Address to Thembalethu Community in George on Housing Allocation | Western Cape Government


Address to Thembalethu Community in George on Housing Allocation

29 January 2010

Two months ago, when we last met here in Thembalethu, the biggest issue raised by members of the community revolved around allegations of dodgy allocation of houses to beneficiaries, and of foreigner and other non-qualifiers occupying state-subsidised houses. I undertook then to come back and see for myself what the situation is, and to report back to the community. And that is why we are here today.

I am not only interested in the extent of illegal occupations, although it is important to evaluate this, but also how people who do not qualify for a free house from the state came to occupy these houses.

Because there are two role-players involved in ensuring that a state-subsidised house is occupied by people who should be occupying it: the state - both provincial government and the municipality - and the rightful beneficiary of the house.

The State has a responsibility to ensure that the selection of beneficiaries for a housing project is fair and transparent. I think that, for the most part, we get the fairness right, although there are problems with allocation that arise from time to time.

But where we fall short more often, I believe, is with respect to transparency. We need to have a consistent approach to beneficiary selection, with standard criteria. The criteria we use and the process we follow must be easy to understand, and they must be clearly communicated to the community. Because the allocation of housing opportunities to beneficiaries must not just be fair; it must be seen to be fair.

We must communicate our selection policy and procedure to communities before we select beneficiaries for a project. You should agree that the process to be followed is fair before beneficiaries are selected. Fairness is not determined by whether or not you are happy with the outcome of the selection process; you must be happy with the process upfront, and then accept the result of that process whether or not you are selected as a beneficiary.

Because we can only help so many people every year and there will always be people who aren't selected for a particular project. In addition, the need is so high and the supply so low, that we have to apply additional criteria to beneficiary selection, based on the demand profile in a particular area. We don't expect them to be happy about that, but they should understand how the beneficiaries were chosen, and be satisfied that the process was correct and fair.

My department has recently launched a project to assist municipalities to improve the quality of the management of housing waiting lists. The first step is to improve the municipalities housing demand databases and ensure that they are linked to our provincial database and the national database.

This will help to ensure that people who do not qualify for a subsidy (for example, because they have already benefited from a subsidy in another municipality of province) do not get selected. It will also make it much more difficult for someone to manipulate the system to give someone a house out of turn. We will also collect and store more information about people needing housing, which will help us plan future housing projects and determine the best criteria with which to choose beneficiaries.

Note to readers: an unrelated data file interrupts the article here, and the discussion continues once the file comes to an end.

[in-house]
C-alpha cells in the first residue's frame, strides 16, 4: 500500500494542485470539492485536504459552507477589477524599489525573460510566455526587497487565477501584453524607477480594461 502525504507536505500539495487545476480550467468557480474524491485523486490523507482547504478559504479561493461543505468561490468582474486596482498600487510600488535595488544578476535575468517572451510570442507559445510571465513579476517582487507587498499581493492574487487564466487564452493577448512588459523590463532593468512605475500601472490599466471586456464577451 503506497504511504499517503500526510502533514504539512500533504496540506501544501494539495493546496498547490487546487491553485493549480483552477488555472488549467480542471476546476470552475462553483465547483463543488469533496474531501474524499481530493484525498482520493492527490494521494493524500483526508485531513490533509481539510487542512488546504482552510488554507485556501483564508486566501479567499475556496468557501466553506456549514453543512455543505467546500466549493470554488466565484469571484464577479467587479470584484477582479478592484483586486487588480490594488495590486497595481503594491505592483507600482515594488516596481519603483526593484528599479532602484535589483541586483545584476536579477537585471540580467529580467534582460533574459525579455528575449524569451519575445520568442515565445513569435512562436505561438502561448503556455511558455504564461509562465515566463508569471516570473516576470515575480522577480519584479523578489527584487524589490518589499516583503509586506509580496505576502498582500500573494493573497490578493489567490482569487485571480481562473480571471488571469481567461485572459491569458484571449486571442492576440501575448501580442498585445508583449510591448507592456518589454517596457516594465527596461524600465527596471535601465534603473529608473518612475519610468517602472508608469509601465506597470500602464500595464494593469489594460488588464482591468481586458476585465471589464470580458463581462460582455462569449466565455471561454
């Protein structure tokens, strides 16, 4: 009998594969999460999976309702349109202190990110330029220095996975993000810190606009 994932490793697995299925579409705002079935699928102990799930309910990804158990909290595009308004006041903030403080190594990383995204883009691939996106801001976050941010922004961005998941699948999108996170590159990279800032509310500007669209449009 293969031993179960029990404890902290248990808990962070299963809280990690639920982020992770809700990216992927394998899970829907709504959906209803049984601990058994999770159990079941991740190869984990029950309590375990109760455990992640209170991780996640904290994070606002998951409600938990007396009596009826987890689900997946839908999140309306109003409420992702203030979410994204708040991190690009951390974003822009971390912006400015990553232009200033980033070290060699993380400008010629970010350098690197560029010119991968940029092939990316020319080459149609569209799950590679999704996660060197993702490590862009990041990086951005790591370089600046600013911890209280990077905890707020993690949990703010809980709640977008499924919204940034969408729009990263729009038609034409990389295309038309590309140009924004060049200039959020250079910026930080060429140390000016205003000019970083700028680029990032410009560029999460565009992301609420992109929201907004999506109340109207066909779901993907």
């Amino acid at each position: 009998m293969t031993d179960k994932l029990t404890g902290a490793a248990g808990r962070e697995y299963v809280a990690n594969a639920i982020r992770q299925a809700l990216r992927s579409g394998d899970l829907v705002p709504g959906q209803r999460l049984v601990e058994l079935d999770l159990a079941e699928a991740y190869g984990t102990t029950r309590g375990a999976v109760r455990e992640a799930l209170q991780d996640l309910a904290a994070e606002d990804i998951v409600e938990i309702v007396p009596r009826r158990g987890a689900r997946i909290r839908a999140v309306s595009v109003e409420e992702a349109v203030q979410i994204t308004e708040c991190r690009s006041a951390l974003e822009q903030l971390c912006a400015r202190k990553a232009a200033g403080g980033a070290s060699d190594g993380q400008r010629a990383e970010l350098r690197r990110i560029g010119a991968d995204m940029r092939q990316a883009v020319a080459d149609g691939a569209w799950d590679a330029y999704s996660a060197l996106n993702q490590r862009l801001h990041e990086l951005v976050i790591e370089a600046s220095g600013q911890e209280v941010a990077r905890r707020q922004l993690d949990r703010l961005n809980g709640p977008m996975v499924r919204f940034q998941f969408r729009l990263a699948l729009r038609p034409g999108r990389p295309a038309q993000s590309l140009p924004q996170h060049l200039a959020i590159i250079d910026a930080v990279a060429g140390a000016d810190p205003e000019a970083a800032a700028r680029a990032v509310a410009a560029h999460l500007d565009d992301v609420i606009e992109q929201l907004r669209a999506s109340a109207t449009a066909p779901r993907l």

The second part is to look at all the different criteria and methods that municipalities are using to select beneficiaries for housing projects, to identify the best practices and then, in consultation with municipalities, to develop a standardised beneficiary selection policy with a minimum set of criteria that must be applied.

Besides ensuring that the selection process is all above-board and fair, this will allow us to communicate the policy more easily, which will improve the transparency so selection is not just fair, but also seen to be fair.

Let me just say that, where a house has been obtained fraudulently, I will not hesitate to act. If municipal or provincial officials involve themselves in corruption, they must face the consequences and that includes disciplinary action and criminal charges.

However, such fraud does not always involve officials. I had a case earlier this week where a man complained to a newspaper that he had been tricked out of his house by his neighbour. When I went to investigate the matter, I discovered that he had lied in his application by stating that he was married to this woman's daughter. He is actually single and therefore doesn't qualify for a housing subsidy. That is fraud, and I have asked my department to take action. The woman must vacate the house, and it will be allocated to another beneficiary who does qualify.

But non-qualifiers do not only gain occupation of state-subsidised housing through fraud or corruption. And this is where the role of the beneficiary comes in.